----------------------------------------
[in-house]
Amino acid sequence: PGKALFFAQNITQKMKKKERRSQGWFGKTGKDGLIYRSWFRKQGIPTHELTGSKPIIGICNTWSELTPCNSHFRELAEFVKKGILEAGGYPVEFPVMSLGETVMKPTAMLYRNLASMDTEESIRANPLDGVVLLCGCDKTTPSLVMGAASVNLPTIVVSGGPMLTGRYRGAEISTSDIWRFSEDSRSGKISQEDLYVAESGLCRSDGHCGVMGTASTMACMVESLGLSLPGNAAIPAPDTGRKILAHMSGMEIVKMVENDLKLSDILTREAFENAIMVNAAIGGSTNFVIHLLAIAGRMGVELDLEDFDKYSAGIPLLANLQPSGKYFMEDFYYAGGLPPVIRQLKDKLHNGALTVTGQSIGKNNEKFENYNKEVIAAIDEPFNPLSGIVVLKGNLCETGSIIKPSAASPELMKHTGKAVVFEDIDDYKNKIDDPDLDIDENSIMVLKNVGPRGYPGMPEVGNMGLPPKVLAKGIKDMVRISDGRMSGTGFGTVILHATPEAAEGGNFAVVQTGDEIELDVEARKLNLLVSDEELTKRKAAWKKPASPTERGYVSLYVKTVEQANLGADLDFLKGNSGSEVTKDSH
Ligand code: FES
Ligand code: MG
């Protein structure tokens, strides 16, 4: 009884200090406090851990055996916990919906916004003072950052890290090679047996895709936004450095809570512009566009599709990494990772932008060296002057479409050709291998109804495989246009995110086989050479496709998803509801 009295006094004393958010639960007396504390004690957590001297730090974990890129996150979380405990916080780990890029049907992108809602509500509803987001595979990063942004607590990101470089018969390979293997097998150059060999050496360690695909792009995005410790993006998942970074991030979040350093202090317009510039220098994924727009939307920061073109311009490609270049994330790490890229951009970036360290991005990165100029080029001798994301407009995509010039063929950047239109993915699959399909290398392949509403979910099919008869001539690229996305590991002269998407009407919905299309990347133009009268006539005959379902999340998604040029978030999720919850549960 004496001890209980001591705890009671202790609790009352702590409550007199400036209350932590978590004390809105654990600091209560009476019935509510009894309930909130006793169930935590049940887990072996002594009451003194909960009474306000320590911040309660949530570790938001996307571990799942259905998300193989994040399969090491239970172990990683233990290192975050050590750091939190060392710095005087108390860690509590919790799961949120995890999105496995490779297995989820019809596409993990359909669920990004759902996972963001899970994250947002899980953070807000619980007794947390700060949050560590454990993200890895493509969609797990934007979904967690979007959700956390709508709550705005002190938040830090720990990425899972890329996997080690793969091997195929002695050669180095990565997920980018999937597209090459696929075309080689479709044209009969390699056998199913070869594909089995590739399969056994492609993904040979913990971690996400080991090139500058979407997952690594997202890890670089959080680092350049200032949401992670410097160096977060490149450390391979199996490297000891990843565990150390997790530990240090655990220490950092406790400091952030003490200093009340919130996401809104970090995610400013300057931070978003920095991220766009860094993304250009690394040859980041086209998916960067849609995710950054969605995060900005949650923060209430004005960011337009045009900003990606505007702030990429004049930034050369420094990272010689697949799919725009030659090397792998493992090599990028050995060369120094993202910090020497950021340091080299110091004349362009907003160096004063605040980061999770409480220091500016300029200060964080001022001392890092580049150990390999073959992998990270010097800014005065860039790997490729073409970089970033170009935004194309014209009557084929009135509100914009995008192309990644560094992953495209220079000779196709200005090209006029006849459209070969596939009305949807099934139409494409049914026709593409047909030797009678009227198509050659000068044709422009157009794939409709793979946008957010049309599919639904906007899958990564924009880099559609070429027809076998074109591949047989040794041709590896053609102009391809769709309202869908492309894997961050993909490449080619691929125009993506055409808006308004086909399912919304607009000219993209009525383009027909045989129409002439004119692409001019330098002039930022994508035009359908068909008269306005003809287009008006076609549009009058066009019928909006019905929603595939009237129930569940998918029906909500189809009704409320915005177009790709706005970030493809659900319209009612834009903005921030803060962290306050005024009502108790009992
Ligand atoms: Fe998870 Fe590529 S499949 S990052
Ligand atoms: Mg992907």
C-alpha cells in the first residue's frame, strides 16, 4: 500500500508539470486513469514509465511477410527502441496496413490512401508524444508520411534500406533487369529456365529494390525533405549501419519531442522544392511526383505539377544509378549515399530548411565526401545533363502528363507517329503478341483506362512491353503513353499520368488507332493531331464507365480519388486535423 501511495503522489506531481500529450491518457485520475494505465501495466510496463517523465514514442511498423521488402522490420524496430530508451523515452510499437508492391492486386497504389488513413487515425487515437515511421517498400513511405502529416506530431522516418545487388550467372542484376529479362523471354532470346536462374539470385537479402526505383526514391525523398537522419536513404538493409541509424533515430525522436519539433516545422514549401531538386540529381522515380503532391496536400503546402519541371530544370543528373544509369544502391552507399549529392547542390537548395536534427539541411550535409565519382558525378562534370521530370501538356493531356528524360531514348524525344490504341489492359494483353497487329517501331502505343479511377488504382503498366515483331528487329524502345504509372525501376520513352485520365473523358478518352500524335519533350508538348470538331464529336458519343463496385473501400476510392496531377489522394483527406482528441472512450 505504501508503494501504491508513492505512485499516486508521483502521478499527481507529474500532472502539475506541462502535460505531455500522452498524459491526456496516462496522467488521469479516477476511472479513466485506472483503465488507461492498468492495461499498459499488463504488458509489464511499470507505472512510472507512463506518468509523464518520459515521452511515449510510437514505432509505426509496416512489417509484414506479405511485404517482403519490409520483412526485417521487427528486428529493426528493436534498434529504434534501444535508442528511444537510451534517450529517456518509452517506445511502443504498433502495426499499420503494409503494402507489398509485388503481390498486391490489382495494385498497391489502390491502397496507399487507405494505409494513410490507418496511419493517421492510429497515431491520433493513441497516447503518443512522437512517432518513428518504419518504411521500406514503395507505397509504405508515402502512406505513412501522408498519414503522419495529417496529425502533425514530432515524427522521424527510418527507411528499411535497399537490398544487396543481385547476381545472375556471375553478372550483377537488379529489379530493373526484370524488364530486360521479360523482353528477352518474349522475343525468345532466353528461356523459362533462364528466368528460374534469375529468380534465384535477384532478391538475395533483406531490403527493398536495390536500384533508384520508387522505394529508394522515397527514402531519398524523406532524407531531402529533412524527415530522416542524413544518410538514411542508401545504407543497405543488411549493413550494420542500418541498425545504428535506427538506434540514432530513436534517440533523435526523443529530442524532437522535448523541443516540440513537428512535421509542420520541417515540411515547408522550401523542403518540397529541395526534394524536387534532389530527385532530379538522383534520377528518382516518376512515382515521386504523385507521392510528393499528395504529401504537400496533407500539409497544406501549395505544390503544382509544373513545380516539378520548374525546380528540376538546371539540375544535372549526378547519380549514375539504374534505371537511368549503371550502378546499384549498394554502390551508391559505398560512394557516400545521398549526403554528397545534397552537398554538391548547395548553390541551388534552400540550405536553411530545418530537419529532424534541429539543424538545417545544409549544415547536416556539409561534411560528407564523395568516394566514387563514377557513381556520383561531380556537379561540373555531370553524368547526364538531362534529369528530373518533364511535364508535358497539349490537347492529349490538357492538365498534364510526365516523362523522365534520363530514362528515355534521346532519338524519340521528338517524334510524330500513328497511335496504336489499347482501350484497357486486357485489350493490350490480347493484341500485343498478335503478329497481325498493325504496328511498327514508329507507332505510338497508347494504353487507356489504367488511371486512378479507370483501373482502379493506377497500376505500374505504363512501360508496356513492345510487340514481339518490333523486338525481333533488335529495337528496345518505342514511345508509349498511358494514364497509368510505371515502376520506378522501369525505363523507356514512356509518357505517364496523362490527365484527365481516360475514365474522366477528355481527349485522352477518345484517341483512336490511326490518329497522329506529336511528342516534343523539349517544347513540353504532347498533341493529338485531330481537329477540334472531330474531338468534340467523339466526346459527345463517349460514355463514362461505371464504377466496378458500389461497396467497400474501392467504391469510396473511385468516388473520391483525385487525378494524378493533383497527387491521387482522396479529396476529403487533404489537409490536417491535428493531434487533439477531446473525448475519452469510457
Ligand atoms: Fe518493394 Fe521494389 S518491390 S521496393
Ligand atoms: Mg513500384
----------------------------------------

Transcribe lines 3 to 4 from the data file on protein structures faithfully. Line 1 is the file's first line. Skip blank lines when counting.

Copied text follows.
Ligand code: FES
Ligand code: MG